Paulson Plan dubbed “a necessary evil”

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WASHINGTON, DC – Senators on the Senate Banking Committee have aired their concerns in a hearing to discuss the proposed adoption of the so-called Paulson Plan – the $700 billion bailout of the financial services industry by buying up troubled illiquid assets in the market.

Treasury secretary Henry Paulson, Federal Reserve chairman Ben Bernanke, US Securities and Exchange chairman Christopher Cox and director of the Federal Housing Finance Agency James Lockhart each gave prepared statements in support of the Troubled Asset Relief Program (TARP) Bill and answered questions posed by committee members.

Concerns centred on the lack of any oversight for Treasury in the proposed legislation, the degree of flexibility the department would have buying the troubled assets, and concern about whether taxpayers would receive a return, if any, on their investment. Committee members also found it difficult to look past the bill as a bailout for excessively compensated banking individuals who managed risk poorly. Before handing over a ‘blank cheque’ and ‘rubber stamping’ this plan, the committee sought to gain answers to these concerns.

Paulson said there was no provision for regulatory oversight regarding Treasury in the plan because he agreed in a meeting with the committee chairman Christopher Dodd during emergency discussions held on Thursday night (September 18) that it would come up with “something they could work with Congress with”. To this end, Paulson stated he had presented a three-page legislative outline and that it would have been presumptuous for him to include oversight requirements for the mechanism, which he said was for Congress to do. “We want oversight,” he said, “We welcome it but in a way that lets the programme work effectively and quickly to get the job done.”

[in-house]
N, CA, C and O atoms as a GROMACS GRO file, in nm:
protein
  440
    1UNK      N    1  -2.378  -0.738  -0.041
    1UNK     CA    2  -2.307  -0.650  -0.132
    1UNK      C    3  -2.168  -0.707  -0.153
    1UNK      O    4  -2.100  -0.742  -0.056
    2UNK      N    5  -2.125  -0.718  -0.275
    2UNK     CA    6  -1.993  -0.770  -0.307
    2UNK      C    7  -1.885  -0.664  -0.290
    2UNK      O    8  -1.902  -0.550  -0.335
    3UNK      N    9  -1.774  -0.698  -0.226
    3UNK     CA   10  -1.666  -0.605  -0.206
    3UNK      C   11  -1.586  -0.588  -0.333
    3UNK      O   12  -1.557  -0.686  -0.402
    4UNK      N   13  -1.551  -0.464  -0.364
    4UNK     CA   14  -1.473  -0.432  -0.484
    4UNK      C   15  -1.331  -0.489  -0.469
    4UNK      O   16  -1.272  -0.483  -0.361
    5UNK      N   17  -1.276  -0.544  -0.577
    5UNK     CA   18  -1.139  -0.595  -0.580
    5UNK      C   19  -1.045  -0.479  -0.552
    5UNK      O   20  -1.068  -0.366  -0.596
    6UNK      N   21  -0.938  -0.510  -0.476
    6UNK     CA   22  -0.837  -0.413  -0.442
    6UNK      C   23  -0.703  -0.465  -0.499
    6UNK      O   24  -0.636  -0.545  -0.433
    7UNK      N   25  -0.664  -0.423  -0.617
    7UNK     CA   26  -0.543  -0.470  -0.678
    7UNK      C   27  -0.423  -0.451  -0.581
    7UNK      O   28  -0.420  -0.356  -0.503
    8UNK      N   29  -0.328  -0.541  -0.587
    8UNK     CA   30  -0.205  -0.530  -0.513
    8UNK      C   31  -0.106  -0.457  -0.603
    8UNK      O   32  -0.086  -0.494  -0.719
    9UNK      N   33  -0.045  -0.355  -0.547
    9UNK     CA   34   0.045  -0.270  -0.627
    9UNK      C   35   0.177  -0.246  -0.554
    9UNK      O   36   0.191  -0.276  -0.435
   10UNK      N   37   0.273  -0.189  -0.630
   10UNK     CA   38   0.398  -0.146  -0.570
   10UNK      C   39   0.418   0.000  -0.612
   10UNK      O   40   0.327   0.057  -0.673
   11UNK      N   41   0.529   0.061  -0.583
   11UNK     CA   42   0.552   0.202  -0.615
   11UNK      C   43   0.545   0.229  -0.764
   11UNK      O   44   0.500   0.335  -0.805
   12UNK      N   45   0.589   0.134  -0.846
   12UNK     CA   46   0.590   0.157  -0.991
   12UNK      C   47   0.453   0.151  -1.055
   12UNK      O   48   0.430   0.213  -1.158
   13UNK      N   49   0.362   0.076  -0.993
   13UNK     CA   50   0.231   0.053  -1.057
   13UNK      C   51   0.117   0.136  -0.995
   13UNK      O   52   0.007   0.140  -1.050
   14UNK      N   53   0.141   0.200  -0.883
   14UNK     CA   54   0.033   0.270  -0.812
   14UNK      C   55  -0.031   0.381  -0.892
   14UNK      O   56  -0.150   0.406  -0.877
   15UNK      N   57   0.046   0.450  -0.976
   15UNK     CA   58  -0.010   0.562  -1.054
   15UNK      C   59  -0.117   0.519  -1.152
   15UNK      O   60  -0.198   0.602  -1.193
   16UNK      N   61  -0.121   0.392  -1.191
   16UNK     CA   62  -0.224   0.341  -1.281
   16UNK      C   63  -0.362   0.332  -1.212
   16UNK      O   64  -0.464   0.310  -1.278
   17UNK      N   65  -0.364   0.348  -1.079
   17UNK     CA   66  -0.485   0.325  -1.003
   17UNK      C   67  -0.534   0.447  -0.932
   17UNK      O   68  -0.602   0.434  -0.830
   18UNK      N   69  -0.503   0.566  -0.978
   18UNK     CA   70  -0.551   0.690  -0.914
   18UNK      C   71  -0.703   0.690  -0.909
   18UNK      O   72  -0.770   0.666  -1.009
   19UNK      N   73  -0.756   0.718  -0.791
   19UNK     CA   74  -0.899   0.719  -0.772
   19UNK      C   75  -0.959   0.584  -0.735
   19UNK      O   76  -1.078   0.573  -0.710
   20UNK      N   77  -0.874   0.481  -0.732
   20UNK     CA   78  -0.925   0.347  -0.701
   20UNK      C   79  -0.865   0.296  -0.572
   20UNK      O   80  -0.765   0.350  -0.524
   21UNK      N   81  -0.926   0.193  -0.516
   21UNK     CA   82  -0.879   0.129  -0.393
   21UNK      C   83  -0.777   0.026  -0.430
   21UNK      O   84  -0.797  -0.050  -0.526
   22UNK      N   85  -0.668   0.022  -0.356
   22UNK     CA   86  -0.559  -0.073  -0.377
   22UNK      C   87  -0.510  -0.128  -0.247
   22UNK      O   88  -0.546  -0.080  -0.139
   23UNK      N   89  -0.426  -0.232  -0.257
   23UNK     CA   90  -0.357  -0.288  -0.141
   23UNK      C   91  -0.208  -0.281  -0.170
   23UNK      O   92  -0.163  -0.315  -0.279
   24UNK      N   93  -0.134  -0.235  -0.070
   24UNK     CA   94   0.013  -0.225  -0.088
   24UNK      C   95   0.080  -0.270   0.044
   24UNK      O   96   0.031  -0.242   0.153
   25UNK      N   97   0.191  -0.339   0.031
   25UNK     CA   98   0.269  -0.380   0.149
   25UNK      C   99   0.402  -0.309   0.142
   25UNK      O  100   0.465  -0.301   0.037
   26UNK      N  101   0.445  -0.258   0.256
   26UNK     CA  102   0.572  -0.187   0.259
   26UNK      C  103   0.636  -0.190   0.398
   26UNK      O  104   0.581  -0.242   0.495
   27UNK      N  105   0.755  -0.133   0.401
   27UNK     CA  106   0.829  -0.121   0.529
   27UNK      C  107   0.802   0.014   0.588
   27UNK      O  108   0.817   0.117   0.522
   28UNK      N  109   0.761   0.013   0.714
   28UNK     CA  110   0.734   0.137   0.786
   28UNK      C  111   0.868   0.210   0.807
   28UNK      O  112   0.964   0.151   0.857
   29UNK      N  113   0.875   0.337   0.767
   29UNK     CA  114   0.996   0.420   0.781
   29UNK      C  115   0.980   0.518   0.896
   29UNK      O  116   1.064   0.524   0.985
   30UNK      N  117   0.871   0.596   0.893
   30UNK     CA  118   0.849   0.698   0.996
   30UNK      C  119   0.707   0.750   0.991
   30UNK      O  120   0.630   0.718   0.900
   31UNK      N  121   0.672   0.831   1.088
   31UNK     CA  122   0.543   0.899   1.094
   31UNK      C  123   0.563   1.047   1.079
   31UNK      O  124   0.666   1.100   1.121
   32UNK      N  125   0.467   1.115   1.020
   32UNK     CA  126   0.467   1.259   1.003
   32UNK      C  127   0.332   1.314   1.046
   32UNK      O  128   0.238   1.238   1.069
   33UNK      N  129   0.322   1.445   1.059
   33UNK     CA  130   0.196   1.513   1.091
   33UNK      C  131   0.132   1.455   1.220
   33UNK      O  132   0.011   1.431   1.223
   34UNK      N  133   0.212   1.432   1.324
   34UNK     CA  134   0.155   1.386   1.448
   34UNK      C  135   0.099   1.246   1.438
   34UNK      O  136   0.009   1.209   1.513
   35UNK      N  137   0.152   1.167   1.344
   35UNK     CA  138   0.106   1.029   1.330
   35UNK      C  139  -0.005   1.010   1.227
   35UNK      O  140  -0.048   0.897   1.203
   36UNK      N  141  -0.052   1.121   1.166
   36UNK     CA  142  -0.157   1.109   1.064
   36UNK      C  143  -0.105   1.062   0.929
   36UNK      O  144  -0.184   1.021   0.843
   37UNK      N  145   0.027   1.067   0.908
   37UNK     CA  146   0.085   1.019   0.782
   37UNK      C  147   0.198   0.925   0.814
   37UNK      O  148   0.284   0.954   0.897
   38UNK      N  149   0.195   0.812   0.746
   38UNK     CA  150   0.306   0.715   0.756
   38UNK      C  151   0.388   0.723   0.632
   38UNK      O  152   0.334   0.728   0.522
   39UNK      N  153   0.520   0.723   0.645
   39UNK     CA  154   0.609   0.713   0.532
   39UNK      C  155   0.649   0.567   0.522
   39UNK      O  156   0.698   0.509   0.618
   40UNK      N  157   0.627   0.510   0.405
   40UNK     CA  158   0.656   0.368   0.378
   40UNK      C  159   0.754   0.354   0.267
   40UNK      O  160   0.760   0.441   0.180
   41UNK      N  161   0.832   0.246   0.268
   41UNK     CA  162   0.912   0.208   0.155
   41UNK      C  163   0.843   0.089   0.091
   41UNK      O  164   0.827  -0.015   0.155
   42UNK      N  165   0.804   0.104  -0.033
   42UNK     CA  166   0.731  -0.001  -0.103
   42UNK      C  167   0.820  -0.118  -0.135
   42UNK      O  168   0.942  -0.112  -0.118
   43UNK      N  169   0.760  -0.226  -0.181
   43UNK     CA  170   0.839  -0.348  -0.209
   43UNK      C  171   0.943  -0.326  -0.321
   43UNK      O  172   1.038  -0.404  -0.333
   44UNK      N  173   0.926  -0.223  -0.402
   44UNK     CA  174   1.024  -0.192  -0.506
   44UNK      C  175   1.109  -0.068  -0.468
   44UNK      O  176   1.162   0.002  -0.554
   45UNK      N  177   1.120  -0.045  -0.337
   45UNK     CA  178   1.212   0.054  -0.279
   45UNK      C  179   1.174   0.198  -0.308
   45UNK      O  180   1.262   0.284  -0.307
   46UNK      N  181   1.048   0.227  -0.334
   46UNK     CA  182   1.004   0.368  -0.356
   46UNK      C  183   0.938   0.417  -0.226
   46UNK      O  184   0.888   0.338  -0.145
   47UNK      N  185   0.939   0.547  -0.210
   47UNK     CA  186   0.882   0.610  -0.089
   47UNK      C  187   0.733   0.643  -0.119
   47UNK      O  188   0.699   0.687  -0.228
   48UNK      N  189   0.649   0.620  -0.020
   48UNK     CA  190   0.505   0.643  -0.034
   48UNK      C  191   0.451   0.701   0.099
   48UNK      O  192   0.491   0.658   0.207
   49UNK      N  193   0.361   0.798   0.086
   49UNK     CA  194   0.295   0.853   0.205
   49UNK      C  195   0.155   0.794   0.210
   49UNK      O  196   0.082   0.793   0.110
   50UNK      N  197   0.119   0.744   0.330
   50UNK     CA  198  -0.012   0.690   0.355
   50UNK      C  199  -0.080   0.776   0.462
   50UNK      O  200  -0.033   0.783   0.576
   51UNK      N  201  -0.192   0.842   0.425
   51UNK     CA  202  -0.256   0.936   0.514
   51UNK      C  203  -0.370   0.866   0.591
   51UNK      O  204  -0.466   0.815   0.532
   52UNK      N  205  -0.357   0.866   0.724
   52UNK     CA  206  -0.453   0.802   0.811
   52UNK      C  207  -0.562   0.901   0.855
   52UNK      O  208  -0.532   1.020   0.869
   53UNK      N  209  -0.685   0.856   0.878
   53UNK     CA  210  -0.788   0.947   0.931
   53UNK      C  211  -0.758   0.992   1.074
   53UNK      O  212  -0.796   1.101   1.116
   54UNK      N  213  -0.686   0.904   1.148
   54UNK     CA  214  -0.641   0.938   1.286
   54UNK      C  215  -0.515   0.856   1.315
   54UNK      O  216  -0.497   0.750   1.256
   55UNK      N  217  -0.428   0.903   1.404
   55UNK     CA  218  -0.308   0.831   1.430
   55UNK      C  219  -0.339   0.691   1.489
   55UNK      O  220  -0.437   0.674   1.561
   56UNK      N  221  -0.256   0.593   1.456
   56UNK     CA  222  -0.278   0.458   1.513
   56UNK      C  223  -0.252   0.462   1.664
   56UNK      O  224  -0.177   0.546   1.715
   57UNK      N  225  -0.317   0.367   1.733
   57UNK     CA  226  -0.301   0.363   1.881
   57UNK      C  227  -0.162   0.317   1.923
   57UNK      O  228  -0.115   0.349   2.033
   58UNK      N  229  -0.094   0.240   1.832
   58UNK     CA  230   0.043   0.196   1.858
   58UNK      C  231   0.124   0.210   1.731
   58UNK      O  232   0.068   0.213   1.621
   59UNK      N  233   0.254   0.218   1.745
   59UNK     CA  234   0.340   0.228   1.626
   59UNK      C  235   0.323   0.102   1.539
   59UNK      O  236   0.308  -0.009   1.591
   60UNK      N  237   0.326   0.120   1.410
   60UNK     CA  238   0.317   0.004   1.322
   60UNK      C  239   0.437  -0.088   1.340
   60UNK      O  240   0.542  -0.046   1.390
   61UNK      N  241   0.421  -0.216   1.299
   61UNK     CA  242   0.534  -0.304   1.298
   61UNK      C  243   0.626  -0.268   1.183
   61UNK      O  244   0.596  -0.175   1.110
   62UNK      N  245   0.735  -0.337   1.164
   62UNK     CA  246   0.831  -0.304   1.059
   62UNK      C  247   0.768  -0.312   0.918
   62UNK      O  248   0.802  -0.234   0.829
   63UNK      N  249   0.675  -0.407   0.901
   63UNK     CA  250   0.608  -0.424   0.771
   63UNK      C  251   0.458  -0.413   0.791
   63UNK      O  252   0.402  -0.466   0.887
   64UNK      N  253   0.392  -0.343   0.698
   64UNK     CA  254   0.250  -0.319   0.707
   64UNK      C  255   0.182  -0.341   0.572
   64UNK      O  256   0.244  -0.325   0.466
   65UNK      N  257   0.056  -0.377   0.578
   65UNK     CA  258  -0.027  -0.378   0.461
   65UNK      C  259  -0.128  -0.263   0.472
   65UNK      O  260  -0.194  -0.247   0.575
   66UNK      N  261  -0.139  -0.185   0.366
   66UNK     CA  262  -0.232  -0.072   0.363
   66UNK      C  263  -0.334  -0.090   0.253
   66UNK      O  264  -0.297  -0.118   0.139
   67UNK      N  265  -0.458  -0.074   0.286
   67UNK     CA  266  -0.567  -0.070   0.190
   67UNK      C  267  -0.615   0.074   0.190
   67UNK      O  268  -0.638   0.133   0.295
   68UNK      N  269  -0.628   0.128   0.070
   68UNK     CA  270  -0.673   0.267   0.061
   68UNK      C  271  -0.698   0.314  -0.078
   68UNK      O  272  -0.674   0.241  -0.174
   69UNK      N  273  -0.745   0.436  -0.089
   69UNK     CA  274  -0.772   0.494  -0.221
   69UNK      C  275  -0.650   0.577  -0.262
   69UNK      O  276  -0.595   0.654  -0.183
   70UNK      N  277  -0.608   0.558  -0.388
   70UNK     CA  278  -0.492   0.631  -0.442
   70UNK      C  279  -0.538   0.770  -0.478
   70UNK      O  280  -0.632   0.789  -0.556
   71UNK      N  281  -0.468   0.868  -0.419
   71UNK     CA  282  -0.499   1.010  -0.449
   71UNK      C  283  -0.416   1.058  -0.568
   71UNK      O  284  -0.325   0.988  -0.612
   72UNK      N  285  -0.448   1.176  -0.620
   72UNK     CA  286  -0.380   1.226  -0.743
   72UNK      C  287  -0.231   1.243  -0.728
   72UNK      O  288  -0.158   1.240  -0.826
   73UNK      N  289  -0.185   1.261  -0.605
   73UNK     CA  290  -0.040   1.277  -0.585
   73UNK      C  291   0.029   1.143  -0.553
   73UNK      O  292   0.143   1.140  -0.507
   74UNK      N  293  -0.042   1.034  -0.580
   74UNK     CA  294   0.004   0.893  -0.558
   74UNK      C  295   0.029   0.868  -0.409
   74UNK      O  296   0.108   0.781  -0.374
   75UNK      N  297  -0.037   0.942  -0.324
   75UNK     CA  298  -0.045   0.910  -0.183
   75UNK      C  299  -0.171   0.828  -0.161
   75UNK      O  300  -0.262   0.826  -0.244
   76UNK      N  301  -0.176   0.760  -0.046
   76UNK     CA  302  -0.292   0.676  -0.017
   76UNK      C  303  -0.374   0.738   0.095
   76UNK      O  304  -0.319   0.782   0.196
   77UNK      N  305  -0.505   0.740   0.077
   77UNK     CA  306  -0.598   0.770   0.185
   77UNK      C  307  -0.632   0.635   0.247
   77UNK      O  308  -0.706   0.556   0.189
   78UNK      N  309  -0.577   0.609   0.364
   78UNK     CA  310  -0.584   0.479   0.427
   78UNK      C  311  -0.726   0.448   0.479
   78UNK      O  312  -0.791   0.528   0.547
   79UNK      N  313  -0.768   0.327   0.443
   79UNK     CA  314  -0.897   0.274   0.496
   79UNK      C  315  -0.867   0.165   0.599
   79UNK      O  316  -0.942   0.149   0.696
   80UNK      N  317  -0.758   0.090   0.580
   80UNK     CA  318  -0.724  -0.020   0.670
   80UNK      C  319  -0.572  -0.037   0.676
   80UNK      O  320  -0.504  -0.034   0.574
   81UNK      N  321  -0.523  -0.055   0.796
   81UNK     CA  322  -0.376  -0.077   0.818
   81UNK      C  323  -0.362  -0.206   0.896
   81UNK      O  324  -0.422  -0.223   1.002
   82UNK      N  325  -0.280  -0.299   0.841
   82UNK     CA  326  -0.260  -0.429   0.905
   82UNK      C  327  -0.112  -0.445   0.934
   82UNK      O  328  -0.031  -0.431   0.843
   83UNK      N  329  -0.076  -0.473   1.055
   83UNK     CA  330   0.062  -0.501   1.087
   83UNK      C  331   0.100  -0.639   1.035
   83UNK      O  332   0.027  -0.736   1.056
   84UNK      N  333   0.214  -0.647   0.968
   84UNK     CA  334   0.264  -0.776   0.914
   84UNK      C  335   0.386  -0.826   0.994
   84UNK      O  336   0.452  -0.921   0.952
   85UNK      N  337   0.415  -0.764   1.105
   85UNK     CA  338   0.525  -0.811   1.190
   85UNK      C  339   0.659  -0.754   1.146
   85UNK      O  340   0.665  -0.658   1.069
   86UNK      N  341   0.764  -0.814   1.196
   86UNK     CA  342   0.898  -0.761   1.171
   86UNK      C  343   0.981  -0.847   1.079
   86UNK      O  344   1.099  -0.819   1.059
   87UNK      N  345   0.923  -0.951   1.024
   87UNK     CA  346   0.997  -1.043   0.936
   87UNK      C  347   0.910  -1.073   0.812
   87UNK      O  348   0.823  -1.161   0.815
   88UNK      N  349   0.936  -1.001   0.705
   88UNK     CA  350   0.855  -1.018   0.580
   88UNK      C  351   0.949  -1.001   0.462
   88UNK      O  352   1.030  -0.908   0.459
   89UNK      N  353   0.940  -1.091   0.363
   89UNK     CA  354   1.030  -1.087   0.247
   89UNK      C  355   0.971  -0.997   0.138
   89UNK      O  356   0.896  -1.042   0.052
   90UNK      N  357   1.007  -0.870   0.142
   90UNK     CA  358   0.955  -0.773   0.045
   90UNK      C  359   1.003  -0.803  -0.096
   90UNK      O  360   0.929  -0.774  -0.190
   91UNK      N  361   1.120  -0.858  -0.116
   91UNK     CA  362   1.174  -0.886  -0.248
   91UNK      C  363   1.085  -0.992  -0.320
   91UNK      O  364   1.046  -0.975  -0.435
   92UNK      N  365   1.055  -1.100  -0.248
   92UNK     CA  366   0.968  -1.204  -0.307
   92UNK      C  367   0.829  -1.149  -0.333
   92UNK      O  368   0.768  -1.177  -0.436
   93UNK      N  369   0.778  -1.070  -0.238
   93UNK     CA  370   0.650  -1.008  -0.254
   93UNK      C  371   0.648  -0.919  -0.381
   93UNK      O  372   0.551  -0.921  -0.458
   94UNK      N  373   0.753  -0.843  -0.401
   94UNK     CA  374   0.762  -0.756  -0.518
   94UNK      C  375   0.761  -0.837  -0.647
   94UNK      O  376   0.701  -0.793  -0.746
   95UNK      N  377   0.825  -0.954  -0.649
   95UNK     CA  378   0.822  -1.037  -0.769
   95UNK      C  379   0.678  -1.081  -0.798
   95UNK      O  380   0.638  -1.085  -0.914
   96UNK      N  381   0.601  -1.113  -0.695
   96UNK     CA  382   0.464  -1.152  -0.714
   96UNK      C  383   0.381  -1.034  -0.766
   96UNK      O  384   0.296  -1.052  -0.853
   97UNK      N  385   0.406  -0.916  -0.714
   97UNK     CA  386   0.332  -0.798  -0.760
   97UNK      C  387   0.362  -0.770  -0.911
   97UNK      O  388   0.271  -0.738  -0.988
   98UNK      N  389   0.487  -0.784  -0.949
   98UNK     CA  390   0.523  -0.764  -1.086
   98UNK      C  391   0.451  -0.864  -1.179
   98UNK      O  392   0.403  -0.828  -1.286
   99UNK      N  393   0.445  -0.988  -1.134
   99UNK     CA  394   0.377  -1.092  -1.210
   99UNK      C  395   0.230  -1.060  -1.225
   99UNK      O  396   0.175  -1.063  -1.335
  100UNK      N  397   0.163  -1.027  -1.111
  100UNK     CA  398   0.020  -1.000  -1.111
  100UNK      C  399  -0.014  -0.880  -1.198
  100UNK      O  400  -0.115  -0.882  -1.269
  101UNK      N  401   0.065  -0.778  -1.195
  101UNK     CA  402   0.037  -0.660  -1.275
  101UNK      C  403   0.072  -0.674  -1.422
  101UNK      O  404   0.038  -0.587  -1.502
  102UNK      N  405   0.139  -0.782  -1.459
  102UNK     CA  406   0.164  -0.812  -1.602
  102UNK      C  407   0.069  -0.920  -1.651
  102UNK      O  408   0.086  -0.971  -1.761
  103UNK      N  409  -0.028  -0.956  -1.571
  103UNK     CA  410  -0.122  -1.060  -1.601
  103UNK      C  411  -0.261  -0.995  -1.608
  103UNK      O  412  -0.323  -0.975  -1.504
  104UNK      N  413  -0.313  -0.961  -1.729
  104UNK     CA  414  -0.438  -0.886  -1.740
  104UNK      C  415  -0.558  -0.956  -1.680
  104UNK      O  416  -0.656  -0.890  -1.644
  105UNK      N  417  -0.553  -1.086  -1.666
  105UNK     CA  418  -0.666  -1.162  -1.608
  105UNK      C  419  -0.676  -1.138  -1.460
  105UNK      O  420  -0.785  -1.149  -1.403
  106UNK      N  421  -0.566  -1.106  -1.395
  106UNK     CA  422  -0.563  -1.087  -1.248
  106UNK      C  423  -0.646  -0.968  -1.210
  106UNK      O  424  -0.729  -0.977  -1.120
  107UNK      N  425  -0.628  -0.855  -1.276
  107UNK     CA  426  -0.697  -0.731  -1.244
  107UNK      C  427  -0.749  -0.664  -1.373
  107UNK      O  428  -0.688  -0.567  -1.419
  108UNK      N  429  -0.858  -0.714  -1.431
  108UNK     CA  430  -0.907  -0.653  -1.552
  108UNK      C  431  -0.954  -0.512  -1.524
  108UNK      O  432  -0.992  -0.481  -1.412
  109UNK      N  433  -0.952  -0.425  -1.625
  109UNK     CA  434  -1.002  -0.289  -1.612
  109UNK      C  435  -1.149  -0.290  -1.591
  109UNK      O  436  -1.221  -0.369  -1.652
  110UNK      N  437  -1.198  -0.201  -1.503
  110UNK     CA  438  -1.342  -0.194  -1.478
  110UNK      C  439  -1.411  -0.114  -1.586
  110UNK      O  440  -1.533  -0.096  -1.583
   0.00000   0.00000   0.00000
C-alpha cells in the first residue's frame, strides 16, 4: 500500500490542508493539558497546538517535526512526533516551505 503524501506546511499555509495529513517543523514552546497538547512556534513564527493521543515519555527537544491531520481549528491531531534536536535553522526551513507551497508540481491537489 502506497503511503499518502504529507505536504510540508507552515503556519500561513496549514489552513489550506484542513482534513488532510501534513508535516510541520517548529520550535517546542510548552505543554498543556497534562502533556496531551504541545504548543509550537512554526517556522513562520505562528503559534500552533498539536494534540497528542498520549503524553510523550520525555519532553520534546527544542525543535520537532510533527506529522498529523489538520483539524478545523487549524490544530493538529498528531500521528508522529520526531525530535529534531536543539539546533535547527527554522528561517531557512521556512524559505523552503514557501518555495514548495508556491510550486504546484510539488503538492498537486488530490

How the assets would be priced was also a major question posed to the panel of regulators. Bernanke explained how the mechanism could work. Because there is no market for these complex illiquid mortgage-backed securities assets, the estimated fire-sale price is artificially low compared with the hold-to-maturity price. One option is to suspend mark-to-market rules – which the banks favour – but this would not help the damaged market as it is still not known what the hold-to-maturity price is. A more preferred option is the use of reverse-auctions designed to give the market an idea of what the hold-to-maturity-price could be, which would allow Treasury to buy the assets at close that price, ensuring return on the taxpayers’ investment. This mechanism would also allow the banking firms that hold these assets to value them more accurately and attract new capital.

The vague description of exactly how these auctions will work – which is why the Treasury has built a great degree of flexibility into the plan – is worrying committee members and might be a sticking point in the days to come. The hearing is still ongoing and the panel will be up before the House Committee on Financial Services tomorrow.

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